SA: It is very individual. I try to push each athlete to their maximum while following a periodized plan that allows for proper rest as well as 100% intensity days. We monitor things like morning heart rate, power outputs, and sleep patterns to ensure overtraining is not a factor.


GA: What do you think the best, and easiest, and most practical tests are for determining fitness, power, athleticism, etc?

SA: I utilize field tests quite a bit when I visit athletes. My favorite test for "aerobic fitness" is the Leger Boucher 20m shuttle run. For athleticism, I like to use something called the Hex Rail. It combines agility, coordination, elasticity, balance, speed, and anaerobic fitness. We set up this drill by making a hexagon out of PVC piping with varying heights that they jump over uni-directionally. I always do a series of functional muscle tests to scan for injury potential in each athlete.


GA: Sarah, you really know how to "build" a top-notch female athlete. What are your tips for the female athlete, and coaches and parents of female athletes, for developing strength, speed, and muscle?

SA: Get educated on the theory behind training and then find what works best for you. We are not just smaller versions of men. For example, fitness-testing results are greatly affected by a girl's monthly cycle (due to the hormones involved). Test results will vary greatly between "Pre-ovulation" and "Post-Ovulation" points. Differences will be clearly visible in your anaerobic (strength, power, speed) versus your aerobic scores. This is important for both the coach and athlete to keep in mind during testing. All high level athletes should make sure their coach knows your cycle and keeps testing consistent with respect to time.


GA: That just goes to show that the female athlete may be more complex than males. Do you consider females and males to have the same training needs? What is the biggest mistake that Grrl Athletes are making while training?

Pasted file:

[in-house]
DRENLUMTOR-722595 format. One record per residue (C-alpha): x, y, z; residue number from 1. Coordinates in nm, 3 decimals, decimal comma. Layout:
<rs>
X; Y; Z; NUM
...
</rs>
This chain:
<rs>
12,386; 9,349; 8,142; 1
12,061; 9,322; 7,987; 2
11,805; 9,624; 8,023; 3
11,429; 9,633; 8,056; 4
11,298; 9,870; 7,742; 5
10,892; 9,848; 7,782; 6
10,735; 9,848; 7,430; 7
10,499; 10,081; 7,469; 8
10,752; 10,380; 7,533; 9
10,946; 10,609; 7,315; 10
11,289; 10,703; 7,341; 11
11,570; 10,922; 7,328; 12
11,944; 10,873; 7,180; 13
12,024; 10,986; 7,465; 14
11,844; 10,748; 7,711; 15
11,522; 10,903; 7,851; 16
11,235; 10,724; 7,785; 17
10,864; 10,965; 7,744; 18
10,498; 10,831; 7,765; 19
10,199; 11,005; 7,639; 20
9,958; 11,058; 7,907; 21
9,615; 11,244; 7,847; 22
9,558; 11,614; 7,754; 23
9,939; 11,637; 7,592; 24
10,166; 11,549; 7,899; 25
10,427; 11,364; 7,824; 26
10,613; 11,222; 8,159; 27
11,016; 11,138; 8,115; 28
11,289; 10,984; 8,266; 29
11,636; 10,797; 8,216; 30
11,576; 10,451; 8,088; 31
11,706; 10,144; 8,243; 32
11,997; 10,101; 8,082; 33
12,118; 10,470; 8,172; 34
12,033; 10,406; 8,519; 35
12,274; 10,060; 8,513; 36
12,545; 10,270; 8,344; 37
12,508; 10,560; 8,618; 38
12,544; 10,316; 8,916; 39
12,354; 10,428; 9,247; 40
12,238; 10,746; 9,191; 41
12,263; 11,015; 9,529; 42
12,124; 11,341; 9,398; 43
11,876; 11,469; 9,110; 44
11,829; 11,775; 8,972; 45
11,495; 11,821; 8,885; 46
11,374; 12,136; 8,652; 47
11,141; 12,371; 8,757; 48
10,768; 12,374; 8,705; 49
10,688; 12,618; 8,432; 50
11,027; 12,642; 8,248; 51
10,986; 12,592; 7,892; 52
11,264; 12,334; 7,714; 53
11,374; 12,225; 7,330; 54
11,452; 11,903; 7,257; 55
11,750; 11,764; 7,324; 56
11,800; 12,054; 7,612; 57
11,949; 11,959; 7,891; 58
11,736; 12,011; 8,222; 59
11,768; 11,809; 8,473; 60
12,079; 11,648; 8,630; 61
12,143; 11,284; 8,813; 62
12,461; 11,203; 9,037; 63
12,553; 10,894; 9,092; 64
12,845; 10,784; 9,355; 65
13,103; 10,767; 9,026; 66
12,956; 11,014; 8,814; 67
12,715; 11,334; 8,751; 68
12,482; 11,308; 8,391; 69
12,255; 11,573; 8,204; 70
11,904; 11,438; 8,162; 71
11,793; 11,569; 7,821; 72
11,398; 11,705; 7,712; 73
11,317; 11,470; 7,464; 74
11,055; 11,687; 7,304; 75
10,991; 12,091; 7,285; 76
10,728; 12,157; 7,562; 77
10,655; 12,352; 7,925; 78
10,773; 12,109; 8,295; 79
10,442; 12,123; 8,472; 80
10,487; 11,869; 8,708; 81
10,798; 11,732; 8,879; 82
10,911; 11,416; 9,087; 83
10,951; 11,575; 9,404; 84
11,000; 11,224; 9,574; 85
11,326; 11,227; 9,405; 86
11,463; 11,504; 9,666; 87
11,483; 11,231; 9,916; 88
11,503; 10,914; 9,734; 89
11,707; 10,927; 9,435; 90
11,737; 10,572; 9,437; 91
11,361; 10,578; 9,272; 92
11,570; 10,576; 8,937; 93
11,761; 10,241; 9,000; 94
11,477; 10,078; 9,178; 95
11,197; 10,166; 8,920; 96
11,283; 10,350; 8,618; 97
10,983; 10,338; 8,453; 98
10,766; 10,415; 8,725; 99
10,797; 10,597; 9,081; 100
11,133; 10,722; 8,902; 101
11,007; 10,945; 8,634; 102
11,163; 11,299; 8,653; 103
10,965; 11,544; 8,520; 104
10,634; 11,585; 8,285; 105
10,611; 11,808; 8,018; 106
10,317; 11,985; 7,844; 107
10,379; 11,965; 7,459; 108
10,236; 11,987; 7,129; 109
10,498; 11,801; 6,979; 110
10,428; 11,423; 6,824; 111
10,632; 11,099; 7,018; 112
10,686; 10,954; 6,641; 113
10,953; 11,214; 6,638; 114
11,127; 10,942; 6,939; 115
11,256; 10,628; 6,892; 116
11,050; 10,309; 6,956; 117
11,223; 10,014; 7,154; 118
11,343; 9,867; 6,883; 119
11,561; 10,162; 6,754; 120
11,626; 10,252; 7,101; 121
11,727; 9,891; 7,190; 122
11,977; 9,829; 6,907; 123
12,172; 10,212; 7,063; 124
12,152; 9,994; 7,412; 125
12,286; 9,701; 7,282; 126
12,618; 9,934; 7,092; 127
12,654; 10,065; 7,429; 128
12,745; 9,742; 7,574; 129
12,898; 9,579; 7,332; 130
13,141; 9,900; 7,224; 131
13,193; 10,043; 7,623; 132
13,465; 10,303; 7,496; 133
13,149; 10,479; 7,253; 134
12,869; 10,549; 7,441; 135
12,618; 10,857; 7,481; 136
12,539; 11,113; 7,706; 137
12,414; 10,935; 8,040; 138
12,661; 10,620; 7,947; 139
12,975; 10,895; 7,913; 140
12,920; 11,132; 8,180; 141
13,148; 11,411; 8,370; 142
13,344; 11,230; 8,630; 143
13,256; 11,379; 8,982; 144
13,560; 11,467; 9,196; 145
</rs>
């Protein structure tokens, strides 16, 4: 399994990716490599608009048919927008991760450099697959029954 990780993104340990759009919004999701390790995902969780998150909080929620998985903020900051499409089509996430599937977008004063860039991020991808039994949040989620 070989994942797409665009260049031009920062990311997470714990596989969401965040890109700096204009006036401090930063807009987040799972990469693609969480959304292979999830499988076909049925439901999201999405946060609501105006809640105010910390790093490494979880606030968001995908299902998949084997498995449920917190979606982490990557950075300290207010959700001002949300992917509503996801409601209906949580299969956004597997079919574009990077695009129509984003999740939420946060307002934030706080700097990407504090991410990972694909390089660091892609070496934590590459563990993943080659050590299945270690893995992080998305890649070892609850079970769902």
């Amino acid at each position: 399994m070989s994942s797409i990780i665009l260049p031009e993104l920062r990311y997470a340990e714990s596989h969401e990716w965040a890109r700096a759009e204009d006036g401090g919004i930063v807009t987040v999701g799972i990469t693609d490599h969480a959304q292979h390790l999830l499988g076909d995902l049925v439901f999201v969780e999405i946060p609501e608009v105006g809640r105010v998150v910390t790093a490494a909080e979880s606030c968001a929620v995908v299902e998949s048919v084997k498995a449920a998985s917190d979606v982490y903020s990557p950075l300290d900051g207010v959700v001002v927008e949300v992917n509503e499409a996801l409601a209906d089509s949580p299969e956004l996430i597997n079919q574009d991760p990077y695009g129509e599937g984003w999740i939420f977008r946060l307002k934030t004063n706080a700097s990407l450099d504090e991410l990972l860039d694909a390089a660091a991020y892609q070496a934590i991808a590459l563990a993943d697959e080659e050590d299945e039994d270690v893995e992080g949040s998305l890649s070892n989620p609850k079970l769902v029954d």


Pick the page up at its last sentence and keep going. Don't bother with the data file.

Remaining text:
SA: From my experience, girls do not push themselves hard enough. Males tend to try to lift too much weight when they strength train, but females tend to be more conservative. I think they don't always get the adaptations (physical benefits) that they could if they trained to their potentials.


GA: Sounds like that is one of the messages you try to get across to your athletes. What are your other goals as a strength coach?

SA: I plan to pursue my Masters degree with a focus on pediatric and adolescent exercise adaptations. I hope this will eventually help design developmental models for training for sports governing bodies to ensure our athletes have a chance to succeed by developing the right skills at the times where those skills are most sensitive to adaptations. I want to keep sport fun and challenging for young athletes.


GA: What is your philosophy?

SA: "Success is not the result of spontaneous combustion, you must set yourself on fire". This is a Fred Shero quote - he was a great coach with the Philadelphia Flyers in the 70's.


GA: What type of advice would you give to future Strength and Conditioning coaches?

SA: Always continue learning. Keep up with current literature. I think being involved in some research is important.


GA: Could you list the 3 top things you have learned?


1- Great athletes are produced not in the teenage years, but by what is experienced and learned up to 12 years of age.

2- Core training must be the cornerstone of any training program

3- You can do a great, creative workout with your own body weight.


GA: Do you plan for a PhD in the future?

SA: Possibly. After my first year in my graduate program, I will have a better idea. I wouldn't mind being a professor of Kinesiology in the future.

GA: Thanks Sarah! That was an awesome interview. Good luck with your coaching and research.